Properties of Frictionally Coated Layer on Engine Bore
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A novel surfacing process is proposed for the inner bores of aluminium engines, which is the heaviest parts of automobile. This process is characterised by a plasticised coating with the use of frictional heat. The coating material is heated by frictional heat and plasticised by a rotating rod. The coating material is metallurgically bonded to the aluminium cylinder by plastic metal flow. Process advantages include no fusion of the substrate, little influence of heat, and sound coatings without any porosity and crack. Another advantage is the fine-grained structure of the coated material that results from the process. As conclusions, a novel process was developed to coat the inner surface of aluminium cylinders with fine-grained material with modified hardness. In the case of Al-Cu35% eutectic alloy coating, the maximum temperature reached 700 K. Higher rotational speed of core rod gave harder coating layers. This is attributed to the development of fine-grain structure on increasing the rotational speed. No defect was observed inside the coating layer as well as at the interface between substrate and coating. An actual engine cylinder was coated by this friction surfacing process. In the result, sound interface was obtained and the thickness of coating layer was uniform and thin.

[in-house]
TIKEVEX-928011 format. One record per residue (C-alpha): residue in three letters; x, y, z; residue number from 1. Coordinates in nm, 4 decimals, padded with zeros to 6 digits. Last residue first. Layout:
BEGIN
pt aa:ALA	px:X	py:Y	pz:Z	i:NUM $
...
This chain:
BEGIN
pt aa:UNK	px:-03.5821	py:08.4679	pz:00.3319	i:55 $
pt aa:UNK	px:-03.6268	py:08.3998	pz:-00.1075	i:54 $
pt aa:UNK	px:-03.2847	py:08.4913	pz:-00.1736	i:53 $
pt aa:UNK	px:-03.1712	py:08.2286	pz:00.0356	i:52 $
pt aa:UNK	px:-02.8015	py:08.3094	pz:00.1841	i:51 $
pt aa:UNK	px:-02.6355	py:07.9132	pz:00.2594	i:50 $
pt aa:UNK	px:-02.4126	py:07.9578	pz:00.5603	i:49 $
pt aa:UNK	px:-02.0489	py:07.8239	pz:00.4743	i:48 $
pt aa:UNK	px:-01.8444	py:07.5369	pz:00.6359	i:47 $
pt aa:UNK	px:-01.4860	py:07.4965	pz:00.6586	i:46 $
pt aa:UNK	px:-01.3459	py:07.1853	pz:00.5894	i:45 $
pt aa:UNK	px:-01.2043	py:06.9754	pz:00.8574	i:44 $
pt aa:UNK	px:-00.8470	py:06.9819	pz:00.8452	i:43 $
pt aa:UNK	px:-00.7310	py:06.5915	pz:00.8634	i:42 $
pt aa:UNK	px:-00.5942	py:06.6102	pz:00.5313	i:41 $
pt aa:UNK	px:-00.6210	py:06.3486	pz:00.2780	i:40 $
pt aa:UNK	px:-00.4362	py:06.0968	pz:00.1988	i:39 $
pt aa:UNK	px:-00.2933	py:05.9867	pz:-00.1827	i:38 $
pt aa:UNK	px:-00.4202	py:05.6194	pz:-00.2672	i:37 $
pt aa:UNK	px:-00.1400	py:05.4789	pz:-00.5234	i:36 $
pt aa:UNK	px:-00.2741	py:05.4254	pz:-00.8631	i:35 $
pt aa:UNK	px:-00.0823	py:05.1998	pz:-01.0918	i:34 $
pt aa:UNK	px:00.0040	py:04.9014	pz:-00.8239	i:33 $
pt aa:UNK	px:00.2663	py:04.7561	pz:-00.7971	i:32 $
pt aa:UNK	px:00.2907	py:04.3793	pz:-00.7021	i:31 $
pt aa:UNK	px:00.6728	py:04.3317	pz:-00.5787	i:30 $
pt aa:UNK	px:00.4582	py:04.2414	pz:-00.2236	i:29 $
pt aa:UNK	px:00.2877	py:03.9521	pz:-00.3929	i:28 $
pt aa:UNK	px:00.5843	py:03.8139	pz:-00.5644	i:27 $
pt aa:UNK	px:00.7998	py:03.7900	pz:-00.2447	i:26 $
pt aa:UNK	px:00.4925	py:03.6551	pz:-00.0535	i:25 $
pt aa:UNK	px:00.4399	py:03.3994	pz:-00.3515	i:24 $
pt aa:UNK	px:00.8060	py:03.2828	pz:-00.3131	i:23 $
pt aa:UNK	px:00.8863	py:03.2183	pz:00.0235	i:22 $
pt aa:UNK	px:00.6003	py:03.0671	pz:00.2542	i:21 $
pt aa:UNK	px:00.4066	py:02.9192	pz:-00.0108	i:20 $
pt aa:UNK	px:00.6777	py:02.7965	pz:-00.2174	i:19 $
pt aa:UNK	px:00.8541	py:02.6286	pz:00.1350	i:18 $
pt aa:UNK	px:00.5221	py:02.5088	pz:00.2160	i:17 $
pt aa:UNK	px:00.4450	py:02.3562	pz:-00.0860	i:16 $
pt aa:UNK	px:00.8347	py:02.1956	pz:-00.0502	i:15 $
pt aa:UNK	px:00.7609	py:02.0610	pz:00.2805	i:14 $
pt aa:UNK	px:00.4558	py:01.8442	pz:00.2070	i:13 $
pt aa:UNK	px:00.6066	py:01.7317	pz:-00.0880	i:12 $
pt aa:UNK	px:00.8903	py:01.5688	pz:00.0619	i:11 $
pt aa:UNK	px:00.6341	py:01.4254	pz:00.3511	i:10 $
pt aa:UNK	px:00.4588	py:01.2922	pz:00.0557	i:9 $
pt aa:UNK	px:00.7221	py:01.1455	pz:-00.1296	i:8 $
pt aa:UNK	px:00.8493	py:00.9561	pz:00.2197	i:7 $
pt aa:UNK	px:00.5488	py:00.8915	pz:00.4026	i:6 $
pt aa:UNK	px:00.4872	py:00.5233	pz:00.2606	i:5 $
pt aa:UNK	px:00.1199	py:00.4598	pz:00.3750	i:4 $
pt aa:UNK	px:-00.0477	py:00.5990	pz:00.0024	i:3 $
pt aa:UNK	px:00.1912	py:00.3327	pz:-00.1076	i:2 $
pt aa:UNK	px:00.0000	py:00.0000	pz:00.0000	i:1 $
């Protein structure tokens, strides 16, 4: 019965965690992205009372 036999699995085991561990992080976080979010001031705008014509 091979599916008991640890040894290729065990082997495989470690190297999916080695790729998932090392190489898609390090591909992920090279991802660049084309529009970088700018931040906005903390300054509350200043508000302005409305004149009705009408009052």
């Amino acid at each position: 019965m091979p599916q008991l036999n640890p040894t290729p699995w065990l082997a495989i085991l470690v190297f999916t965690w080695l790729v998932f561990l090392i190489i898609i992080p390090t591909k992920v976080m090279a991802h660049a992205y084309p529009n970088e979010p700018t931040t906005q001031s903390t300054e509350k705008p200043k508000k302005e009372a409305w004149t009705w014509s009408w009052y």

IIW-Thesaurus keywordsFriction surfacing Surfacing Plastic deformation Deformation Engines Cylinders Al Cu alloys Aluminium alloys Light metals Al Si alloys Hardness tests Mechanical tests Thermal cycling Dye penetrant testing Nondestructive testing Ultrasonic testing Practical investigations
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